Becca,  Blog,  Writing


It was 1984, and I was barely 11. We lived outside of Chicago and were headed to the home of family friends for dinner. Unlike my family, these friends lived large. They had lots of disposable income and were unapologetically flashy. They competed in horse jumping, traveled to exotic island vacations and wore fur. We, on the other hand, played Little League, road-tripped for two days in a minivan to see my grandparents in South Carolina, and wore fake Izod. In 80’s speak, they were Dynasty and we were The Wonder Years.

Their house was one, wealthier suburb over. We got there, walked in, hug-hug-kiss-kiss, the adults poured generous drinks and the kids settled in with Fanta. Their teenage daughter, Nicole, was there, sitting on the couch listening to her new Walkman. I sat down next to her and cleverly said “Hey,” trying to sound cool and bored and friendly all at the same time.

Nicole nodded in my general direction. Nicole was 14. She was older.

My mom walked into the room with a glass of white wine that looked like a tumbler on a stem (hey, it was the 80’s), made a face like she smelled something rancid, and said to her friend, “Debra, what in God’s name are we listening to?”

Debra was my mom’s small height, but had big, permed hair, wore bright blue eye liner and leather pants. Stunned, she said, “Susan. WHAT?” She scanned my mom’s face for a hint of sarcasm. There was none.

Debra looked at Nicole, who had removed her ear plugs to listen to this insanity unfold. Nicole spoke, which was rare. “You guys, Susan (of course she called my mom by her first name), like, are you for real? You, like, don’t know who this is?”

My mom, having no qualms about not being 80’s trendy, said, “I have no idea what this music is. But I absolutely hate it.”

My dad chimed in with his favorite phrase about all current music. “Sounds to me like someone is banging on garbage can lids with a dead cat.”

Nicole looked at me like she now wholly and completely understood my dorkiness.

She announced to the room, “THIS…you guys… is Prince.”

I knew Prince. Of course, I knew Prince. This wasn’t my introduction to music, I owned Cyndi Lauper, Michael Jackson and a bunch of other albums, and I didn’t yet have a Walkman, but I had a clock radio that was loyally tuned to Top 40. I knew 1999 and Little Red Corvette.

But this was different. This was Purple Rain.

The room went quiet and we all listened. I heard a guitar play like it was alive, like it was talking to me. And a beat that made me want to dance, and not in a way that was allowed at junior high sock hops. The voice, the lyrics, the whole damn thing was sexy and mysterious and a little bit dangerous. Prince. Yes.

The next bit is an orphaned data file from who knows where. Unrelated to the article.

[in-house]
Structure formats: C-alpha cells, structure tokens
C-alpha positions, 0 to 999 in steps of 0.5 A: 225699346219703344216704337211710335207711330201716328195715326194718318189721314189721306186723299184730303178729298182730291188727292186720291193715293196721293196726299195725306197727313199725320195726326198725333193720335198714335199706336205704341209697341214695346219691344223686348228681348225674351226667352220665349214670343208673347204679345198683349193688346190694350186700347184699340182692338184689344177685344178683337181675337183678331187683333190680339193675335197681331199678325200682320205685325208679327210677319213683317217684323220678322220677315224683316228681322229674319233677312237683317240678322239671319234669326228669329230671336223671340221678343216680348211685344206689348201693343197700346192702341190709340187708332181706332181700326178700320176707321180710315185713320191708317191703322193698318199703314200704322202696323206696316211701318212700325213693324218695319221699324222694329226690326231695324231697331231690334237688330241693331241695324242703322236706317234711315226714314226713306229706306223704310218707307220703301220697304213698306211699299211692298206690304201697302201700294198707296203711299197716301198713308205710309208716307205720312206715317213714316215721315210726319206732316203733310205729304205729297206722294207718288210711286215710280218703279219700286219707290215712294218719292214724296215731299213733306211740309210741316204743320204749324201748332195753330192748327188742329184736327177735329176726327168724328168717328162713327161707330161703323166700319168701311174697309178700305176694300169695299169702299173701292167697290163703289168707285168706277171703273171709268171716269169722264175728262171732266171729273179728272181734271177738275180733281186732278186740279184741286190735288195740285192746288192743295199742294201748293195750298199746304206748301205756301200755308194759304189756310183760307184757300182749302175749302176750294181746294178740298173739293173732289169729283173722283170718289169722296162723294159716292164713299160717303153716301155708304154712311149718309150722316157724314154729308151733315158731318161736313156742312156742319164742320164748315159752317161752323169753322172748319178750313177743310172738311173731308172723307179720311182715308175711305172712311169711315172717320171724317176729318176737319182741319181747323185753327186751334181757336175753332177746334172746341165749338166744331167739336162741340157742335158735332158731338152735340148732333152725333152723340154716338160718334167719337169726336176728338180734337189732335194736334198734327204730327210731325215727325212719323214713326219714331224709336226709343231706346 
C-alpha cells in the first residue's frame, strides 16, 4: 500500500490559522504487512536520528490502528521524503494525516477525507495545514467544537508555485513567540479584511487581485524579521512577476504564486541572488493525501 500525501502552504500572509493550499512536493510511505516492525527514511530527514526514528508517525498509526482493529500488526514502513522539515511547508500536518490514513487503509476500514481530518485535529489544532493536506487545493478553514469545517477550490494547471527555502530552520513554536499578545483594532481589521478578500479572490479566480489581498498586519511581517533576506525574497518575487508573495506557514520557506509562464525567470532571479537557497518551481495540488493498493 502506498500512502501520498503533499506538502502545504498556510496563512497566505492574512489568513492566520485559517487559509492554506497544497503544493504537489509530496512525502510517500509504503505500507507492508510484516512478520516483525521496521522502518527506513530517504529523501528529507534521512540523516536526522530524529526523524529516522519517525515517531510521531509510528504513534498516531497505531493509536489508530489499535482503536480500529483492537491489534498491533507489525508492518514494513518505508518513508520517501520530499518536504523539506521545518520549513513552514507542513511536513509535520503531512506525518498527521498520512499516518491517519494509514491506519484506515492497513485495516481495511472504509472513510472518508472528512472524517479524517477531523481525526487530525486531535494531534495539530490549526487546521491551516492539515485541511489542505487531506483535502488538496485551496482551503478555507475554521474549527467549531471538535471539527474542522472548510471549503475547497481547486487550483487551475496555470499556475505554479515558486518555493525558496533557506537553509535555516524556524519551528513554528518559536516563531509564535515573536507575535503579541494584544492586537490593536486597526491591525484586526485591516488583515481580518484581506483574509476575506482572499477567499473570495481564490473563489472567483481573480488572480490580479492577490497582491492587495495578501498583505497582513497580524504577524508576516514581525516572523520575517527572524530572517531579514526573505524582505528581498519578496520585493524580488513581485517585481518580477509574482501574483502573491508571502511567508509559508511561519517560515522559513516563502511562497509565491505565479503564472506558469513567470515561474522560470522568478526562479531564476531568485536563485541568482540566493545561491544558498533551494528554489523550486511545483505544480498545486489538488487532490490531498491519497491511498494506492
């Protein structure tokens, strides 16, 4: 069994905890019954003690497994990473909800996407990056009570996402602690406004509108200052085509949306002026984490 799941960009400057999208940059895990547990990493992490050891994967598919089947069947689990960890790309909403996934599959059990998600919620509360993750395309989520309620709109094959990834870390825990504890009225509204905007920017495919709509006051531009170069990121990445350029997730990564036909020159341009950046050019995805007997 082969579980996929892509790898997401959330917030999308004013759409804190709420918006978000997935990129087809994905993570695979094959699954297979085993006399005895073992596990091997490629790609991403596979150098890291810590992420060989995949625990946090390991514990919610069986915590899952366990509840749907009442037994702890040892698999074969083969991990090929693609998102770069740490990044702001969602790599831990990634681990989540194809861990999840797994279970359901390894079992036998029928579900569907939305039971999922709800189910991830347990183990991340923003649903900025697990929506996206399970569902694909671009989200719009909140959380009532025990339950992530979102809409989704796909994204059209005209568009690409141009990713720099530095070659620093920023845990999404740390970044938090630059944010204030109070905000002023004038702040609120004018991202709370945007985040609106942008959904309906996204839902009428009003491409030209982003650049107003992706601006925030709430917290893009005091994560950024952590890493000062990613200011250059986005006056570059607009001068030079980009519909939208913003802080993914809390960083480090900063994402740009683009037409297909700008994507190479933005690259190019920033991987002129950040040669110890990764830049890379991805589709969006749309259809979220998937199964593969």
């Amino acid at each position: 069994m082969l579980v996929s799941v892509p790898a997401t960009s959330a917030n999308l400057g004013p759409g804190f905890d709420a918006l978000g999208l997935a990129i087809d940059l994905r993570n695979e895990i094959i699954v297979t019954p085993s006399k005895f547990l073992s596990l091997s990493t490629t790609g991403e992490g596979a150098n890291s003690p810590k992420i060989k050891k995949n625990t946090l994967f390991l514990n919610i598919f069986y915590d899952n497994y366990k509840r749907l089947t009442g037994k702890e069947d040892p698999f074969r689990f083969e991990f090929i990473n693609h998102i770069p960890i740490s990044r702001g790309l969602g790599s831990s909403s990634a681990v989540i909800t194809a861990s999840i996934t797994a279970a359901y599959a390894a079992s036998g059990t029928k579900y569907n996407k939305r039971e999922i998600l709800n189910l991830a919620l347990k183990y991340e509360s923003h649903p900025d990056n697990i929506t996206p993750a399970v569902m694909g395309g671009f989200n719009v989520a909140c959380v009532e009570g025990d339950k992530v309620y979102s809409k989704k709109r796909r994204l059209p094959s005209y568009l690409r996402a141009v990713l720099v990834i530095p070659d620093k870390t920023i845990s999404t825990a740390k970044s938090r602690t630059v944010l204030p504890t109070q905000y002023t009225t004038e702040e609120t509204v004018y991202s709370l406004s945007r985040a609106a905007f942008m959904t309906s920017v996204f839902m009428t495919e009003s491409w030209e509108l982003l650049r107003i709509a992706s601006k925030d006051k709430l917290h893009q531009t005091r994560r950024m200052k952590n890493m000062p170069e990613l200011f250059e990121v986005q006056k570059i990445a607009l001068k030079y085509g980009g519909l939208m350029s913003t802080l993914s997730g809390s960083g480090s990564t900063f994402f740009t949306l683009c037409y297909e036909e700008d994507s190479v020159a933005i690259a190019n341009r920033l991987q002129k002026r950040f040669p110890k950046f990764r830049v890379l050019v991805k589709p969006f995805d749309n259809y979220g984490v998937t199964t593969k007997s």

About 30 seconds into Darling Nikki, my mom raised her eyebrows and said, “This music is a little bit mature, don’t you think?” She tipped her head towards me, the child in the room.

I rolled my eyes, and dramatically fell back against the over-stuffed sofa as Debra popped out Prince and put in Stevie Wonder. Nicole got up, hit my arm, and said “Come on. I’ll tape it for you.”

* * *

I wasn’t Prince’s #1 fan, and I can’t give the musical explanation as to why his music always sounded cooler and edgier than everything else. I am just one of the hordes of fans who is wondering why I am grieving so deeply, so sincerely, for a man I didn’t know.

I know that I listen to “When Doves Cry” today, at 42 years old, and I am sitting in Nicole’s room that night. Like I’m hypnotized, I can look around and see her phone in the shape of pink lips, her ruffled Laura Ashley bed skirt, her mirrored makeup table. I am sitting cross-legged on the floor, I can feel the carpet on my legs and look down and see my white, Esprit shorts.

But even more than this – slightly eerily more than this – I can feel the actual moment through this song. I am in sixth grade. I am in that uncomfortable space between girl and teen and my emotions are no longer in my control. I still like playing tag with the neighbors and catching fireflies at dusk, but I have a secret stash of forbidden lip gloss that I put on in the school bathroom with my friends. I am outgoing, but hyper-aware of what others think, which creates a strange blend of awkward charisma. I am entirely too eager to grow up.

I think this is why millions of middle-aged fans and I are grieving. While other artists evoke memories or screenshots of our past, Prince’s artistry doesn’t stop at dislodging a forgotten memory. His music continues on to pick us up and drop us off into an exact moment, to feel it again. Prince has provided his fans with a musical diary that stretches the last almost-forty years of our lives.

Prince has made us time travelers.


* * *

In her spectacular bedroom, Nicole and I watched MTV while she copied Purple Rain on her cassette stereo. Nicole handed me the copied tape and told me to hide it from my parents in my over-sized shorts pocket. I said I could do better, and she watched me make a paper insert for the case that said “Air Supply” in bubble letters. I wrote it in purple.

“Oh, that’s good,” Nicole said, laughing.

I looked in her general direction and nodded, not worrying about being cool anymore. I didn’t need her confidence. Prince had given me my own.


Rebecca Masterson is a writer, speaker, and an advocate for children. For more from Rebecca, like her page on Facebook or follow her on Instagram.